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Why do people with diabetes type 2 need oral medication instead of insulin?

Updated on February 22, 2010

Without getting too much into detail i will give a very short and simple description of type 1 and type 2 diabetes.

Type 1 Diabetes:

Type 1 Diabetes is a disorder in which the body does not produce insulin (a hormone that aids in moving sugar from the blood to the cells). This type of diabetes can be due autoimmune disorder in which the body does not recognize an organ as its own and attacks it. In type 1 diabetes this organ is the pancreas where insulin is made. This type of diabetes is usually diagnosed in relatively young people and is also known as Insulin dependant diabetes.

Type 2 Diabetes:

In type 2 Diabetes the pancreas still produces insulin but it is less efficient at moving sugar out of the bloodstream and into the skeletal muscle. It can move some but is on a go slow compaired to people with normal insulin efficiency. This results in high levels of sugar in the blood. Type 2 Diabetes used to be thought of as the adult onset type of diabetes. However, an alarming rate of children are now being diagnosed with Type 2 Diabetes.

Initially people with Type 2 Diabetes do not need to be treated with insulin injections so how are they treated?

Type 2 diabetesis a progressive illness and if it is not controlled in the early stage, insulin may be the best choice to control the rising amounts of sugar in the blood.

However, in the early stages it is not necessary in most cases.

There are standards and guidelines to follow which start with Diet, exercise, weight loss, and in many cases some form of oral medication which helps the blood sugar to be removed from the bloodstream and to enter cells where it can be used as energy. When the sugar levels in the blood are constantly high the patient is at risk for other complications which can be life threatening if not controlled. This type of diabetes is very sadly associated with physical inactivity and obesity.On the up side this can be turned around and the related complications can be in some cases avoided.

Oral medications in type 2 diabetes are called Oral Hypoglycaemic Agents ( OHA). There are various types of OHA that can be taken to reduce the blood glucose but their mechanisms of working are different.

Treatment does follow a guideline and therefore the first OHA prescribed is often Sulphonylurea ( SU ) this medication stimulates insulin secretion from the beta cells in the pancreas. This helps to eliminate the resistance of liver and muscle cells and makes them more effective to insulin. In addition they also reduce the release of glucose from the liver which in turn reduces the amount of glucose in the bloodstream.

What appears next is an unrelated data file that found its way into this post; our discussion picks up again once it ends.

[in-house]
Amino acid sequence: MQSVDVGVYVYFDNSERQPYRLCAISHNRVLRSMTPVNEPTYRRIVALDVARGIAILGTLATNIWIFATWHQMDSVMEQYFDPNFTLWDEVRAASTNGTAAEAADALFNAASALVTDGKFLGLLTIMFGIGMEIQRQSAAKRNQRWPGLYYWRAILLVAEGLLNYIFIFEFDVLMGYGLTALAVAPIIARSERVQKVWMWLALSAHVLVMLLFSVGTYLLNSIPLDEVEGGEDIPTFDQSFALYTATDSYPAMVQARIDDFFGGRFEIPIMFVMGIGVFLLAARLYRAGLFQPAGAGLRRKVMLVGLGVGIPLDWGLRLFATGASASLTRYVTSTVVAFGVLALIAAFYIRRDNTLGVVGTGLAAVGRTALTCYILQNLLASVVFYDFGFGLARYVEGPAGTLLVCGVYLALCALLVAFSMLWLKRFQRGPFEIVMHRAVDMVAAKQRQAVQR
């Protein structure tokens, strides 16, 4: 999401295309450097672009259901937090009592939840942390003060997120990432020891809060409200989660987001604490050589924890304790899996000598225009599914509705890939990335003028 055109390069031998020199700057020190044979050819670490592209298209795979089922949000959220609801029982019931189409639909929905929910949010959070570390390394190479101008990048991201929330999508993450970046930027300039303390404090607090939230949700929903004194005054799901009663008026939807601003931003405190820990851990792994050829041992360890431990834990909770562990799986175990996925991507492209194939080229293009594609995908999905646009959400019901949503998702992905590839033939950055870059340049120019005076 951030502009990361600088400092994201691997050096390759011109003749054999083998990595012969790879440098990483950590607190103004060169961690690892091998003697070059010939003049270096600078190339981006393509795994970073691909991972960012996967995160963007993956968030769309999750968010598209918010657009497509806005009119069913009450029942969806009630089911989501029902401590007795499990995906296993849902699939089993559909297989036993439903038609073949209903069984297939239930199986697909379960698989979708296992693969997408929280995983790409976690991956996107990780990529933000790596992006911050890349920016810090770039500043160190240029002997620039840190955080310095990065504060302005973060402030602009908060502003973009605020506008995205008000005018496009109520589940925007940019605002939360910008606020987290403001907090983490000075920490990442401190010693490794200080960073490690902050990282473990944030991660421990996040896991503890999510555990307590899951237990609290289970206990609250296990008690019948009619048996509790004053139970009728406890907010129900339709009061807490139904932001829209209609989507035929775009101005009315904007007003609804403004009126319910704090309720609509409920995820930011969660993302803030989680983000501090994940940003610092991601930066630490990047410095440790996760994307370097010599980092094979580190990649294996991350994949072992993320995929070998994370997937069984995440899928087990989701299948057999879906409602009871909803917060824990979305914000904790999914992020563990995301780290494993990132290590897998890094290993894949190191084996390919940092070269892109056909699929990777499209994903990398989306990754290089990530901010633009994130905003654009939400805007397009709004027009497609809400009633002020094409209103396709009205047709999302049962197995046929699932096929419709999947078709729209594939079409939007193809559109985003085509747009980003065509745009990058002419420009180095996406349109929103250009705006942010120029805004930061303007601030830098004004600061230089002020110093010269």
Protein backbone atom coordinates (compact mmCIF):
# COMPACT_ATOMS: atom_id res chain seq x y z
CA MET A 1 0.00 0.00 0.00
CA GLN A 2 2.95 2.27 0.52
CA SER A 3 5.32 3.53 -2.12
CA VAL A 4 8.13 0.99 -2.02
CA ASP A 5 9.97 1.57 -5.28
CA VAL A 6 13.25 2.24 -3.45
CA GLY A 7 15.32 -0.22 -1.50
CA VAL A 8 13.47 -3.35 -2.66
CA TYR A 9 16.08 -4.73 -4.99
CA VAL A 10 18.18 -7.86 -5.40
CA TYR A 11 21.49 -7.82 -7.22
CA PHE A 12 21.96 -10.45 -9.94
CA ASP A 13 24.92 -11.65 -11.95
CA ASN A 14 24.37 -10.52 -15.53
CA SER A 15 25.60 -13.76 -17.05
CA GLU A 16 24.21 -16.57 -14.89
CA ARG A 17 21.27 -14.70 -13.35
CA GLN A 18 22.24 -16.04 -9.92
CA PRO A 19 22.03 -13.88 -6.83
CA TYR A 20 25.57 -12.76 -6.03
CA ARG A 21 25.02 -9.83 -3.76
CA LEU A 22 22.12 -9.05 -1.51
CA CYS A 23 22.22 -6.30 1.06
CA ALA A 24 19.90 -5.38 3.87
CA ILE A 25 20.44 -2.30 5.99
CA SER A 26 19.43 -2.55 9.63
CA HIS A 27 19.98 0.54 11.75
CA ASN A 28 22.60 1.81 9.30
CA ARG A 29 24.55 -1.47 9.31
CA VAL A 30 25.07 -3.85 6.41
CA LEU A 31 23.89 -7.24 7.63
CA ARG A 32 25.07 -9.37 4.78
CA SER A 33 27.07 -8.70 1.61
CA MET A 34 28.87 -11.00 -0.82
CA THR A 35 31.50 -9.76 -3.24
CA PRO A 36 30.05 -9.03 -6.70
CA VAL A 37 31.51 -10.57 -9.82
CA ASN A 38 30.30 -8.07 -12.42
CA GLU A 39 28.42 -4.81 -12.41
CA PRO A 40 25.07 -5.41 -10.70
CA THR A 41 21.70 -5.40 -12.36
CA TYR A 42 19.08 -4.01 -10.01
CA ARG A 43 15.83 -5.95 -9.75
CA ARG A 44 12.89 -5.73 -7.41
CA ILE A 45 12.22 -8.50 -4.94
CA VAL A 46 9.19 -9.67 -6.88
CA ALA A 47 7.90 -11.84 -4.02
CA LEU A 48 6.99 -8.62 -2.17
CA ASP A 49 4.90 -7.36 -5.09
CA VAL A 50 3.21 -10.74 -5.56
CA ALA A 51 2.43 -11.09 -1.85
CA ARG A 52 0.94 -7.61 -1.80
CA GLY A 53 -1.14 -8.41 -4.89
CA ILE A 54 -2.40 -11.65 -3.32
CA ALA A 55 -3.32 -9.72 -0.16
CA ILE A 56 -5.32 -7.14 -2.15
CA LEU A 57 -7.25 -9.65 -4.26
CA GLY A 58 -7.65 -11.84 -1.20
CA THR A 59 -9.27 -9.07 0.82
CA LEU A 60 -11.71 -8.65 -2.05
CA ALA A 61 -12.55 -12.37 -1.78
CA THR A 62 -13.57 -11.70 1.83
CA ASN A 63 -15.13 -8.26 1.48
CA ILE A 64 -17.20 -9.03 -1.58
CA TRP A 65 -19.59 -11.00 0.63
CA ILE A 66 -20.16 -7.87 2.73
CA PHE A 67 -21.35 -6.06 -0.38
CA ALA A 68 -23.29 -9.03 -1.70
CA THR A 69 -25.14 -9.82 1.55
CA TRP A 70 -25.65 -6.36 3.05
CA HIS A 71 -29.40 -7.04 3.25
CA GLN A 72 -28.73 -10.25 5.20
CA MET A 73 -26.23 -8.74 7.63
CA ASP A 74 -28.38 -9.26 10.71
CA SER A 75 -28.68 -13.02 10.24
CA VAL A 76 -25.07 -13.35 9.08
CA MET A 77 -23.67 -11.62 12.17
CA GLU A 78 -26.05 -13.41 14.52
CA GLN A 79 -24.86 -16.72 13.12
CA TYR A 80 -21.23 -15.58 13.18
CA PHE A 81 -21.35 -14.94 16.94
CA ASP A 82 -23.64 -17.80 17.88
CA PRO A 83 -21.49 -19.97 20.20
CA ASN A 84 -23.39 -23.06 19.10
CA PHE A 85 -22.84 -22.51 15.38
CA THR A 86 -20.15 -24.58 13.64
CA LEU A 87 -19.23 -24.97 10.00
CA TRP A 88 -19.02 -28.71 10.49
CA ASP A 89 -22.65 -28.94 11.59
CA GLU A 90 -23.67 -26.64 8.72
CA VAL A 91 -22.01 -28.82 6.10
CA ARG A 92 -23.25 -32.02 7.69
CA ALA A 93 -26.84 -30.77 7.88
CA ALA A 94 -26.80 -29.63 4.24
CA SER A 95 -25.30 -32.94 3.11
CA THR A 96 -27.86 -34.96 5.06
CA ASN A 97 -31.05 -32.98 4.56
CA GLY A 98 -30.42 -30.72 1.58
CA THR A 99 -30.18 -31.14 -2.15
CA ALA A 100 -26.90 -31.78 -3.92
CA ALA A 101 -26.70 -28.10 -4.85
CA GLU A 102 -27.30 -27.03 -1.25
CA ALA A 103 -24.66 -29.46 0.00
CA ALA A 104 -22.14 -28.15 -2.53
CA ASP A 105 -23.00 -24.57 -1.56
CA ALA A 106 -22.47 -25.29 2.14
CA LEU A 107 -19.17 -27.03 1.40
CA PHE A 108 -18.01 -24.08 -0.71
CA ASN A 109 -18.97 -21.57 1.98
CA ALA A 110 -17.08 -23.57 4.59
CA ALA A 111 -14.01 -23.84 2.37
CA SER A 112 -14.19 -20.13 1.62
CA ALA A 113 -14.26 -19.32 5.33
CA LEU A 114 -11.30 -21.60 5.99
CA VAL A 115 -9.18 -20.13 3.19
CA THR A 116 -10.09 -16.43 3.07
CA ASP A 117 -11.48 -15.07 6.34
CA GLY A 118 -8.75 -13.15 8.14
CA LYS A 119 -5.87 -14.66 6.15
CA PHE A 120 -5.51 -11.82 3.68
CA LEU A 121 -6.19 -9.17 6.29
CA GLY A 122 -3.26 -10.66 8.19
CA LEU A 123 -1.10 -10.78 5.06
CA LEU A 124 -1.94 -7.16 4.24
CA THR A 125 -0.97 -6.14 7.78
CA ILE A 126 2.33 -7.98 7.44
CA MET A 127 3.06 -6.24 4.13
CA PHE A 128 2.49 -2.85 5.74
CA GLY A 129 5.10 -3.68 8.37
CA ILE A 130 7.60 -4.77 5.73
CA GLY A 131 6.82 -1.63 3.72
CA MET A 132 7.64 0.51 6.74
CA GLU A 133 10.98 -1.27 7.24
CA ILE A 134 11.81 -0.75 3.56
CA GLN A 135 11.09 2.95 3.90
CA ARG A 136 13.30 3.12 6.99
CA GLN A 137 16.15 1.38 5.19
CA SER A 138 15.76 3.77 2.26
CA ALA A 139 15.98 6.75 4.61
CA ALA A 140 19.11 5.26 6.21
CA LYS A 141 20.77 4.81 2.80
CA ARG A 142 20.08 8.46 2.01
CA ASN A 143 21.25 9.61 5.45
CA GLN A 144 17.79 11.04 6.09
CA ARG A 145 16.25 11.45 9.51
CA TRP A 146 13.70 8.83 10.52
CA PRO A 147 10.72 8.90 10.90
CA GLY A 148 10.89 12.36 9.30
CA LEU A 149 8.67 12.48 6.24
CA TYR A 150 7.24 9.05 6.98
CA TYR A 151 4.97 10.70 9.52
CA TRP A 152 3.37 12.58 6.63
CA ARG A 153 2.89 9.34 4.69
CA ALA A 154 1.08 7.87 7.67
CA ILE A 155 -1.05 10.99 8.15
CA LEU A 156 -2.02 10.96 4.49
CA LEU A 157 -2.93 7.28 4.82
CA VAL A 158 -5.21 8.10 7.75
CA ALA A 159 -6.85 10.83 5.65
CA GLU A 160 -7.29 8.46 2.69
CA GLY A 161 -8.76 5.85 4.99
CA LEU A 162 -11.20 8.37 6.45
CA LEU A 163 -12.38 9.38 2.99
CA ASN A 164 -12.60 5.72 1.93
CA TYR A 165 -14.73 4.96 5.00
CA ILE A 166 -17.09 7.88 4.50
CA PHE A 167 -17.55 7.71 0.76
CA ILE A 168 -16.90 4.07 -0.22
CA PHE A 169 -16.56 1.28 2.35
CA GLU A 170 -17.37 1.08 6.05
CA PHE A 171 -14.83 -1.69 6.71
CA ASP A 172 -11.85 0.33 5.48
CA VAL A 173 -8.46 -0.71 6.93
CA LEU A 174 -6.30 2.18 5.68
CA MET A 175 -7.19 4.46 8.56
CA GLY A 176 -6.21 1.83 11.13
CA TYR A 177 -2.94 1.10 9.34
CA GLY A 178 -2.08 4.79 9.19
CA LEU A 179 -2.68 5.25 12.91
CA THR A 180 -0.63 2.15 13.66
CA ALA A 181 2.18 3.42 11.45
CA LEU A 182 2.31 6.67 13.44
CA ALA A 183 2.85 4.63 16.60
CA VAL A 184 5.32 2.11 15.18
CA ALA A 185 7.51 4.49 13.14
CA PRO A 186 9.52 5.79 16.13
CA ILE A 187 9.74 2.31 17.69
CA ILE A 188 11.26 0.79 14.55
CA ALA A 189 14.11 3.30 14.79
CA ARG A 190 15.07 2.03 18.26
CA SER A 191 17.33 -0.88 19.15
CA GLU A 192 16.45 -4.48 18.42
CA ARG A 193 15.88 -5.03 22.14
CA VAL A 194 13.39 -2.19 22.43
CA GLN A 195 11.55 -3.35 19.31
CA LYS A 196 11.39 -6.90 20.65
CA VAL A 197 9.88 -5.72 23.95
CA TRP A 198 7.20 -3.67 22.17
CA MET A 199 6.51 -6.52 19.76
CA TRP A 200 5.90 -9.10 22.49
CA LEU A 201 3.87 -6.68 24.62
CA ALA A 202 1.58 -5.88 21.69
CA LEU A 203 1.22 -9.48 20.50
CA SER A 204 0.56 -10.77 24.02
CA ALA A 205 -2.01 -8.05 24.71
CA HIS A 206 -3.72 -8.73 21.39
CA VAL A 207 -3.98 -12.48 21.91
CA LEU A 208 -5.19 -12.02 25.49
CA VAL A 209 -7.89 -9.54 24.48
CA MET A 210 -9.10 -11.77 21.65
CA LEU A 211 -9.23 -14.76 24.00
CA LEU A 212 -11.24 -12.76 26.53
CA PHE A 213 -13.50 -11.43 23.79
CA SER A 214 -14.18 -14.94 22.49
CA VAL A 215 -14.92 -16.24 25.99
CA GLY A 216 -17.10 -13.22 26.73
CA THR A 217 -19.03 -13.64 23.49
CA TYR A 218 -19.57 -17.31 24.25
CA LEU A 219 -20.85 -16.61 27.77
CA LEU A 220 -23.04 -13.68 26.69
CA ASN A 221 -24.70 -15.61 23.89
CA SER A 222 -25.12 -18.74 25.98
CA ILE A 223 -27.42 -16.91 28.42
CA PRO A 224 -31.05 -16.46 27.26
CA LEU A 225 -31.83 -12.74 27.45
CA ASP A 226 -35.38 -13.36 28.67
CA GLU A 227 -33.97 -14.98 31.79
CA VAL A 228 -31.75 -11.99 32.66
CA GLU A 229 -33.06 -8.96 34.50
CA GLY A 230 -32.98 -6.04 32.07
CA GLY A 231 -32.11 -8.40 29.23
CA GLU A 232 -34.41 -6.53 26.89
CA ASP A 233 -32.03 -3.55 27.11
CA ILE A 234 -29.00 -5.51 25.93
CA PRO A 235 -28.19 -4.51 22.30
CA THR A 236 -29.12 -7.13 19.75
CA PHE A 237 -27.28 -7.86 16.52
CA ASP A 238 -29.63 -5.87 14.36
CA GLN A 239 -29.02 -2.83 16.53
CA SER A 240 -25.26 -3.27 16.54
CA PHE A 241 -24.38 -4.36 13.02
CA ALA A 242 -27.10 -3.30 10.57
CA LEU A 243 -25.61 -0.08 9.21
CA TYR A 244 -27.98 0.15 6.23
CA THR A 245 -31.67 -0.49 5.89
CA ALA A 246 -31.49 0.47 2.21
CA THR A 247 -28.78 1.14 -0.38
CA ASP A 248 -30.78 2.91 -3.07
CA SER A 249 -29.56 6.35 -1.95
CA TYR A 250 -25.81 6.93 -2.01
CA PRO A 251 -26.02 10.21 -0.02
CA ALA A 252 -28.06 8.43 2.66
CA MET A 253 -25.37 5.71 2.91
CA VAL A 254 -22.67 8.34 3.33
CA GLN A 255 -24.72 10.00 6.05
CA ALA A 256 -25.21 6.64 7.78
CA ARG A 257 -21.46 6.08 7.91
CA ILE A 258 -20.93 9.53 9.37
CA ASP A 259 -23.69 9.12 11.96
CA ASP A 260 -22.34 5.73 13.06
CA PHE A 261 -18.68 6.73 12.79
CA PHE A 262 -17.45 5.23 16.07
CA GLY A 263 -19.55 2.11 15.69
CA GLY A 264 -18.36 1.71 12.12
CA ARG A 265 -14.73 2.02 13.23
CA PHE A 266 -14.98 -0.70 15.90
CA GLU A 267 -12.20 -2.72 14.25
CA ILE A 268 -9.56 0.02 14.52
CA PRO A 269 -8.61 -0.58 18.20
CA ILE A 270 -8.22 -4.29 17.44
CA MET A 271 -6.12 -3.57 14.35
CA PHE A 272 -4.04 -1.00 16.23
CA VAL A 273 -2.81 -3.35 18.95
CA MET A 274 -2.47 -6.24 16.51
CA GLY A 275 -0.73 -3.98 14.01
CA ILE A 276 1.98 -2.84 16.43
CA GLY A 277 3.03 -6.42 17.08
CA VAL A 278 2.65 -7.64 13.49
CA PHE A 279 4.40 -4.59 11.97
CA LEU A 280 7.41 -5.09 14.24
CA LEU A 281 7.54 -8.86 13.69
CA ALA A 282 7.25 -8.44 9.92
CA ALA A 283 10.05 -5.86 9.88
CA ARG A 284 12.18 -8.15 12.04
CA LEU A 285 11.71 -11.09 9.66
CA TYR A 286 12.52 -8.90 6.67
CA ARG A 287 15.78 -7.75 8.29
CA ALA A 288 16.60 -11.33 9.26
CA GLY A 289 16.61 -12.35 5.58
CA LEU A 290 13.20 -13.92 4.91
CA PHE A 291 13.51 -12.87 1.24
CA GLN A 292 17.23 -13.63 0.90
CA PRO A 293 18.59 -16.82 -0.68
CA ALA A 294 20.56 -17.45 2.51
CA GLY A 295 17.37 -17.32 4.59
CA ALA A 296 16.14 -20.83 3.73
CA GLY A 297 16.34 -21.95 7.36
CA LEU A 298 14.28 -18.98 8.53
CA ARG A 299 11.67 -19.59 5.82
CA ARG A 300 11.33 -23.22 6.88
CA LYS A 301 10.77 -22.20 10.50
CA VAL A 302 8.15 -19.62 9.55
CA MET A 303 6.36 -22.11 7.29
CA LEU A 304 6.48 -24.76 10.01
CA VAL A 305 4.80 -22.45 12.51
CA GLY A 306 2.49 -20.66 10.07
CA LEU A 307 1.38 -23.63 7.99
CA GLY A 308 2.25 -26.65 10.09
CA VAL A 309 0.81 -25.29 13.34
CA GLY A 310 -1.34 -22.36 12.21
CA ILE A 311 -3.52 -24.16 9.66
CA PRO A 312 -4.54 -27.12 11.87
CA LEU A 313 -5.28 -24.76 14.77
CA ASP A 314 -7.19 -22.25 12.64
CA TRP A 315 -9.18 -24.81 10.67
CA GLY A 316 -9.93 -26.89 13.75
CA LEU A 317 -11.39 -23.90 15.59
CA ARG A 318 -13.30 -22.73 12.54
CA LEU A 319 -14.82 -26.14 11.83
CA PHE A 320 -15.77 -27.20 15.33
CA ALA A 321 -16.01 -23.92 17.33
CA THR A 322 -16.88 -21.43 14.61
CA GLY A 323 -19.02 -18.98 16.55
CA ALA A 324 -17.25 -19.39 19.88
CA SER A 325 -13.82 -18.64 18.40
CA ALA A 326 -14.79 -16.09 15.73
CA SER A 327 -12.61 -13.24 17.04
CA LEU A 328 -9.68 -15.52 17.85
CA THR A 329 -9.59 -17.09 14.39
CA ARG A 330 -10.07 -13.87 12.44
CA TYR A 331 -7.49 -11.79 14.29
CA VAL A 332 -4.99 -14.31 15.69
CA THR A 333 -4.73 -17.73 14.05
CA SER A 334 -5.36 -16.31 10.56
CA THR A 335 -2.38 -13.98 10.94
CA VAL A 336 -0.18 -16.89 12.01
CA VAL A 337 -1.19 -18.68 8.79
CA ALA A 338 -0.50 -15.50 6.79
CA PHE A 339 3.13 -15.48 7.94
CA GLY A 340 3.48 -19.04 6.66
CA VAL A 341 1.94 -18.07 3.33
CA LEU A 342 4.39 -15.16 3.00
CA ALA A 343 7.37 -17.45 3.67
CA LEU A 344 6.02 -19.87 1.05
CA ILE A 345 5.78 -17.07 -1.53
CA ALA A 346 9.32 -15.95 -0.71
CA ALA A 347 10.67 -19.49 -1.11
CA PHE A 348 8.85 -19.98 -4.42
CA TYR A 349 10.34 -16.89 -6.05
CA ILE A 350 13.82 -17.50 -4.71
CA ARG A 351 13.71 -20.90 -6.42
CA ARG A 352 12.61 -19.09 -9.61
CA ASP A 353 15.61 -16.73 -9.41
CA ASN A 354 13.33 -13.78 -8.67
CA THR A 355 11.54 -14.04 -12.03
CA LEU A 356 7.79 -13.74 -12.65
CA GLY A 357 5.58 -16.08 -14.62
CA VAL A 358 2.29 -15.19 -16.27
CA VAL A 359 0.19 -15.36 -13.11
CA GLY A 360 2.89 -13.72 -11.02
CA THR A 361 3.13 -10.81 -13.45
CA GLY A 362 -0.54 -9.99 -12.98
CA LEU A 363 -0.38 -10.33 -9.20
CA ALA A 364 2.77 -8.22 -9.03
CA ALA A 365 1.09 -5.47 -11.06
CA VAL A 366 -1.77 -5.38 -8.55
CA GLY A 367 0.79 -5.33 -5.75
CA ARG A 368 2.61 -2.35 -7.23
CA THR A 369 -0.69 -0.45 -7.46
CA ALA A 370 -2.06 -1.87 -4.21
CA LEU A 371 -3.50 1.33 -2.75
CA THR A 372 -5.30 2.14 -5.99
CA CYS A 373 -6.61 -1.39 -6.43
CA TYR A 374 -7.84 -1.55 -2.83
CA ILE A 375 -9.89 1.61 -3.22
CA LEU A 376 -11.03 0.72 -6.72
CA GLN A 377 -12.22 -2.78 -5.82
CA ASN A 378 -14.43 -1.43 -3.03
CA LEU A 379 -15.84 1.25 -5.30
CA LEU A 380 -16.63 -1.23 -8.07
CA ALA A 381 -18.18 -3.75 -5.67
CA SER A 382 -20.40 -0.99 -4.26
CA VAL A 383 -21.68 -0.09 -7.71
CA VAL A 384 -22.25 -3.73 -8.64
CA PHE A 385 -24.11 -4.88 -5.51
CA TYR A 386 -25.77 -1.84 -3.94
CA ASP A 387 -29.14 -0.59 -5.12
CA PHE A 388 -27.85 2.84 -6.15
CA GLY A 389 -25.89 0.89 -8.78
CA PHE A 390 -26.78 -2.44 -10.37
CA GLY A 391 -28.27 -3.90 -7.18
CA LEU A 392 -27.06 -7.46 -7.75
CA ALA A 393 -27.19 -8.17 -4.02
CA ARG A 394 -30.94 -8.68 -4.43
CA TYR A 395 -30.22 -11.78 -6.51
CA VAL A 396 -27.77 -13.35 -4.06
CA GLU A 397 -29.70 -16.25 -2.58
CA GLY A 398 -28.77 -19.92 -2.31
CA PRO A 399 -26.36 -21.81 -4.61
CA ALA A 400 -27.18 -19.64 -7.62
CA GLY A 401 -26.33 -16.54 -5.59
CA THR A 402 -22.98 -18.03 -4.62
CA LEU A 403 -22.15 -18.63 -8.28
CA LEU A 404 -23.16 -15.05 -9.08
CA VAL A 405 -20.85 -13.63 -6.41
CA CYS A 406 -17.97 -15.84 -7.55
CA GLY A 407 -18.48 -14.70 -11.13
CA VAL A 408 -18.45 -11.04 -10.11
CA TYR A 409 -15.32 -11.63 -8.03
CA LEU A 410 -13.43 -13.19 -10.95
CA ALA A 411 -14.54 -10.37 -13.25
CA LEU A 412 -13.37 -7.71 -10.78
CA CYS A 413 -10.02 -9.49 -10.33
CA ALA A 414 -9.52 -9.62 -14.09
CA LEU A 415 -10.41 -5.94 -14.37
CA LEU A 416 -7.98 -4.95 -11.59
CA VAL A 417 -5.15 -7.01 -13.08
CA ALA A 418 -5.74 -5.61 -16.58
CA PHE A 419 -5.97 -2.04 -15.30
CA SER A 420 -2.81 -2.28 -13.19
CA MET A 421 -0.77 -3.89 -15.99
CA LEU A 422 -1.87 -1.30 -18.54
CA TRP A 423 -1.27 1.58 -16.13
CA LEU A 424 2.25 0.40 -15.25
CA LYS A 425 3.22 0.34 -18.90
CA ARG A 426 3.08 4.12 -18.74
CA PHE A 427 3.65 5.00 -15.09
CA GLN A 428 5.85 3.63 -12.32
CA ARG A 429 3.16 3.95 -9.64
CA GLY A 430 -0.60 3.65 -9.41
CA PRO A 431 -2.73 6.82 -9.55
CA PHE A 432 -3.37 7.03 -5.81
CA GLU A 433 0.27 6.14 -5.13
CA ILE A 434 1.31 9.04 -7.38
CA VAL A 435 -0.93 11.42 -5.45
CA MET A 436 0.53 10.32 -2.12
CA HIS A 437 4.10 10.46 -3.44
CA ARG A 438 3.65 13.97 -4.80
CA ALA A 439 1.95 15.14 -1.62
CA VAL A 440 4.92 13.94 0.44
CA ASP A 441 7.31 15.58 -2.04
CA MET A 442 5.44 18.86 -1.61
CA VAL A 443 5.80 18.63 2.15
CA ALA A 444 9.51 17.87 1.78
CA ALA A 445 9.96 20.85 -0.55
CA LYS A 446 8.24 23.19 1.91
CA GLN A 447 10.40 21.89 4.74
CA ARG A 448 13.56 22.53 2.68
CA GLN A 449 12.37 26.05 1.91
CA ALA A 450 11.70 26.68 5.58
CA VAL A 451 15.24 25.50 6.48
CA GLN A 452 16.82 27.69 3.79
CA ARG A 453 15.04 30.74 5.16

Su's are known to increase weight and should be combined with a lifestyle change and exercise in obese patients.

The next group of OAH normally prescribed is Metformin. It works by increasing the insulin sensitivity and peripheral uptake of glucose by the liver and muscle cells. Metformin also impairs glucose absorption by the intestine and inhibits glucose production by the liver.

Metformin does not increase weight and is often the drug of choice for overweight patients. It will also be chosen when SU is unable to control the glucose sufficiently. However,  metdormin does have some unpleasant side effects for some giving gastrointestinal discomfort, therefore SU is still used more often than metformin.

The next group on the recommendation list is a group called Thiazolidinediones ( TZD )

When metformin or SU's no longer give the desired blood sugar lowering effect a new type of drug is introduced in combination with  one of the others.

These drugs act by enhancing the action of insulin on liver and muscle cells to reduce glucose levels in the blood.

The TZD is used when there is a severe reduction in the sensitivity of the cells to respond to insulin.

Pioglitazone one of these drugs has been scientifically proven to have a long time effect in reducing the HBA1c levels and maintaining this effect for up to 3 years and over when taken regularily.

Pioglitazone was tested in over 5000 patients for safety and tolerability . In the proActive study it was shown that patients who had already suffered from an earlier stroke reduced the risk of having another stroke by as much as 47%.

It was also shown in other comparison studies that pioglitazone is the only TZD that reduces the amount of bad cholesterol in the blood reducing risk of associated problems.

Pioglitazone is also the only TZD on guidelines which can be combined with insulin.

Pioglitazone is also prescribed in combination form together with Metformin if so required.

ALL TZD's like all medications have their down sides and this group is contraindicated in patients with heart failure. This is due to the fact that some patients can experience weight gain and fluid retention when taking this medication.

It has also been seen that some eldery women after menopause were seen to have a higher risk for breaking their arms when falling. The same risk was not applied to other breaks like spinal fractures.

New medications are coming onto the market and their effect over time has still to be established through good, reliable controlled studies.

Insulin Resistance and B cell function


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